Mozilla is a computer term that has had many different uses, though all of them have been related to Netscape Communications Corporation and its related application software. The various uses of Mozilla (all of which can be referred to by using just the term "Mozilla") are listed below in the order when they were first used:


Codename of Netscape Navigator

Main article: Netscape Navigator

The name Mozilla had been used internally for the Netscape Navigator web browser from its beginning. It was a contraction of Mosaic killer, referring to the hope that the project would unseat Mosaic as the web's most popular browser, along with the name of the fictional monster Godzilla.

Mascot of Netscape

Main article: Mozilla (mascot)
Missing image
The Mozilla mascot for Netscape

Mozilla was the mascot of the now disbanded Netscape Communications Corporation. It had a close relationship with the Mozilla codename. Initially, the mascot took various forms, including that of a helmeted astronaut or "spaceman", but the eventual choice of a Godzilla-like lizard was no doubt thought to go well with the Godzilla-like name. It takes the form of a cute green and purple cartoon lizard. It was designed by Dave Titus in 1994.

Mozilla featured prominently on Netscape's website in the company's early years. However, the need to project a more 'professional' image (especially towards corporate clients) led to it being removed. Mozilla continued to be used inside Netscape, though, often featuring on T-shirts given to staff or on artwork adorning the walls of the Netscape campus in Mountain View.

When Netscape acquired the website directory NewHoo in 1998, they rebranded it the Open Directory Project with the nickname "dmoz" (Directory of Mozilla) due to its similarility to the Mozilla project. An image of Mozilla was placed on every page of the site, which remains the case today, despite Netscape's disbanding after its acquisition by AOL.

Part of user agent string of many browsers

Main article: User agent string

When users visit a website (via a user agent like web browser), a text string is generally sent to identify the user agent to the web server. It is known as "user agent string".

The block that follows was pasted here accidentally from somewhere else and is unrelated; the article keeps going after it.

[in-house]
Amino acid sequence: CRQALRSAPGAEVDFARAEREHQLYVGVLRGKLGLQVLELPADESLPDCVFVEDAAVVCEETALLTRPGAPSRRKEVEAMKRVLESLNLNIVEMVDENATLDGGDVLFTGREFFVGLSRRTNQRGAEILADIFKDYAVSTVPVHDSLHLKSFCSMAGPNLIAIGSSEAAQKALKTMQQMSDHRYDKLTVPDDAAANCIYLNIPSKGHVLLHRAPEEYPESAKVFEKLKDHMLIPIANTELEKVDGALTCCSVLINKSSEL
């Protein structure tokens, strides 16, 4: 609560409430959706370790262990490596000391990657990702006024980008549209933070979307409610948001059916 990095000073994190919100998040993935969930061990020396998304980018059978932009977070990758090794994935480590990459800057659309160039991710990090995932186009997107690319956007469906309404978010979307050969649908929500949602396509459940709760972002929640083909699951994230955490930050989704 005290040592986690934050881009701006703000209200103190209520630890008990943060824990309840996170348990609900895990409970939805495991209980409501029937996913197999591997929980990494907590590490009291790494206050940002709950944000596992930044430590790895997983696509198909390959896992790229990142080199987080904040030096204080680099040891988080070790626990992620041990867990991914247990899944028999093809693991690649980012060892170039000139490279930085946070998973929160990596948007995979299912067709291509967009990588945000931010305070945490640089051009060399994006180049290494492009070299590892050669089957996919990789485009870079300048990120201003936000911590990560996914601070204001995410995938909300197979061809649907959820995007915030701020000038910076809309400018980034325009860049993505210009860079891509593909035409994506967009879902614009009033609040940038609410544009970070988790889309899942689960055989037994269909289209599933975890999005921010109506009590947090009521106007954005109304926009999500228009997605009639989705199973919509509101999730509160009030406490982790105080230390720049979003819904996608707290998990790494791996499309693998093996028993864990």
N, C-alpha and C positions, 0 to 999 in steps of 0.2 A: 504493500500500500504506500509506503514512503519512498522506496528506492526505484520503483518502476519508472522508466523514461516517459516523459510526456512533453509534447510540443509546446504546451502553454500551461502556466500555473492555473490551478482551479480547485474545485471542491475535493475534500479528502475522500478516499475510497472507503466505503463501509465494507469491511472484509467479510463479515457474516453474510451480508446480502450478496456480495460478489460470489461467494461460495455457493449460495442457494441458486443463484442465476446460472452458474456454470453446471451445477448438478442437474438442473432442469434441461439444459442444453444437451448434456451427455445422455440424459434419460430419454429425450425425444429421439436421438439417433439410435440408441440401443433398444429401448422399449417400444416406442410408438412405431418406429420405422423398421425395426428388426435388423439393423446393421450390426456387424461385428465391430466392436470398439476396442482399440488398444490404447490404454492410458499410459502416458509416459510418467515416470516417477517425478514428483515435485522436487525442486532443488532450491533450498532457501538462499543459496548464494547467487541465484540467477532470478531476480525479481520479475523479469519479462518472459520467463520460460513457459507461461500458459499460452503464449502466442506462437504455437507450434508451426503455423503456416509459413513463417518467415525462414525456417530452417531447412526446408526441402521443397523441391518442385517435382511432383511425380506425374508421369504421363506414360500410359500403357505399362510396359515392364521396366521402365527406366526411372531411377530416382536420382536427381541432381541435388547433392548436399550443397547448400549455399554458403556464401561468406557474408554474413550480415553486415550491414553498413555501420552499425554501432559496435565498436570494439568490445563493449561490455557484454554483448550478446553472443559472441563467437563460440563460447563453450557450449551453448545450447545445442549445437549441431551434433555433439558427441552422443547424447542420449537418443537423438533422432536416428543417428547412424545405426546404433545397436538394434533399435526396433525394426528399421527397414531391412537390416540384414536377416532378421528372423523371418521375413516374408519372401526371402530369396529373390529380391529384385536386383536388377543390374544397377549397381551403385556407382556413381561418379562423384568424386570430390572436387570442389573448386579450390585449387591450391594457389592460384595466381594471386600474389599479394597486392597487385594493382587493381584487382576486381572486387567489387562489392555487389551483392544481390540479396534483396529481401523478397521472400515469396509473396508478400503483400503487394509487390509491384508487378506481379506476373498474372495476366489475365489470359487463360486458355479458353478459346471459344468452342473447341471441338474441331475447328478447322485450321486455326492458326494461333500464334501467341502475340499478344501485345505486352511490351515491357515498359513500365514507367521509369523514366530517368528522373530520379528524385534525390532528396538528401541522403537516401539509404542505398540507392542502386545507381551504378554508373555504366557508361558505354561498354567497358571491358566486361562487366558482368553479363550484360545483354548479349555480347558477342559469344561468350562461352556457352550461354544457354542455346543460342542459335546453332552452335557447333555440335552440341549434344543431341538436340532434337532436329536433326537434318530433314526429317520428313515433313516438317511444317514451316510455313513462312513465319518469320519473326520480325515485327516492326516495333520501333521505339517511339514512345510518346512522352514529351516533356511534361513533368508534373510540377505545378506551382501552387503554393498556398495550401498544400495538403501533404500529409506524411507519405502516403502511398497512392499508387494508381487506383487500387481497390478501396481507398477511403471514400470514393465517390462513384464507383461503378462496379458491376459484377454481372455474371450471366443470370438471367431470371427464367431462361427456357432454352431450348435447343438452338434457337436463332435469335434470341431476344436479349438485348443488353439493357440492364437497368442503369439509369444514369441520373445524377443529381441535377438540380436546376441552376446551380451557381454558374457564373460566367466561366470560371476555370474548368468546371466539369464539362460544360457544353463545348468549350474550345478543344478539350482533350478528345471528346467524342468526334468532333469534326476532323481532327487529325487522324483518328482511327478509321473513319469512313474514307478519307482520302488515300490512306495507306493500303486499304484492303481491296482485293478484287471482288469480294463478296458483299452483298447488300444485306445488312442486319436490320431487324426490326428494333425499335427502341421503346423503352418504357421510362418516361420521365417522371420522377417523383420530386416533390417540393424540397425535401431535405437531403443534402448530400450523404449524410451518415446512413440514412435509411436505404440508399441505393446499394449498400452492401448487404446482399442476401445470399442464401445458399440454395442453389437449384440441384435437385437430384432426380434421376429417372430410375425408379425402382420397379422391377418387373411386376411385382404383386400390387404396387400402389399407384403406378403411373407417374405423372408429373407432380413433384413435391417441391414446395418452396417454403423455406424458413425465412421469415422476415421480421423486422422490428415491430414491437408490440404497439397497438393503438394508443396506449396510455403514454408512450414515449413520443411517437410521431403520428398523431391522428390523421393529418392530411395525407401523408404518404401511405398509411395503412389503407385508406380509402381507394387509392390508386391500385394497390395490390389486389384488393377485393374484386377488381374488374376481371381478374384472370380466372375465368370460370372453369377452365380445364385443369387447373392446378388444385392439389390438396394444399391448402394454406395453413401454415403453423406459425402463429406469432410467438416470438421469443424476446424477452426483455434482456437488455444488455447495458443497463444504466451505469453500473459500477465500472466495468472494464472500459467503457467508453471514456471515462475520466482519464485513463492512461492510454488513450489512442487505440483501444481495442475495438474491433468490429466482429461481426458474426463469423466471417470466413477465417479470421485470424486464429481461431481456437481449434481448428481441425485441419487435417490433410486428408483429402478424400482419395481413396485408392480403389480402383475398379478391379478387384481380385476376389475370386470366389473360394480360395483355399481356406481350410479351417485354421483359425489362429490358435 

At various points in its history, use of the Web has been dominated by one browser to the extent that many websites are designed to work with that particular browser, rather than according to standards from bodies such as the W3C and IETF. Such sites often include "browser sniffing" code, which alters the information sent out depending on the User-Agent string received. This can mean that less popular browsers are not sent complex content, even though they might be able to deal with it correctly, or in extreme cases refused all content. Thus various browsers "cloak" or "spoof" this string, in order to identify themselves as something else to such detection code; often, the browser's real identity is then included later in the string.

The earliest example of this is Internet Explorer's use of a user agent string beginning "Mozilla/<version> (compatible; MSIE <version>...", in order to receive content intended for Netscape Navigator, its main rival at the time of its development. This format of user agent string has since been copied by other user agents, partly because Explorer, in turn, came to dominate.

Mozilla project

Main articles: Mozilla Organization, Mozilla Foundation

"Mozilla" is sometimes used to refer to the open source project that was founded in order to create the next-generation internet suite for Netscape. The Mozilla Organization was founded in 1998 to create the new suite. On 2003-07-15, the organization was formally registered as a not-for-profit organization, and became Mozilla Foundation. The foundation now creates and maintains the Mozilla Firefox browser and Mozilla Thunderbird e-mail application, among other products.

Mozilla Application Suite (the base of Netscape 6-7)

Main article: Mozilla Application Suite
Missing image
Mozilla 1.7.8 displaying Wikipedia's main page

In March 1998, Netscape released most of the code base for its popular Netscape Communicator internet suite under an open source license. The name of the application developed from this was named as Mozilla, as it was used as the codename of the original Netscape Navigator. After a series of lengthy pre-1.0 cycles, Mozilla 1.0 was released on June 5, 2002.

The suite was well known as the open source base of the Netscape suite (versions 6 and 7), and its underlying code base (most notably the Gecko layout engine) became the base of many standalone applications, including the Mozilla Foundation's flagship products Mozilla Firefox and Mozilla Thunderbird. To distinguish the suite from the standalone products, the suite is often marketed as "Mozilla Suite", or more lengthy "Mozilla Application Suite".

A collective name for all Mozilla-based browsers

For simplicity, the word "Mozilla" is often used to refer to all Mozilla-based browsers. For example, when it is said that a website is usable by Mozilla browsers, it means that it is usable by Mozilla Suite, Mozilla Firefox, Camino, etc.

The Mozilla Application Framework

Main articles: Gecko (layout engine), XUL

The term "Mozilla" is also used to refer to the Mozilla Application Framework, a cross-platform application framework for writing applications that will run on multiple operating systems. It consists most notably of the Gecko layout engine, but also the XUL user-interface toolkit, the Necko networking library, and other components. This is the core that all Mozilla-based browsers are built from.

See also

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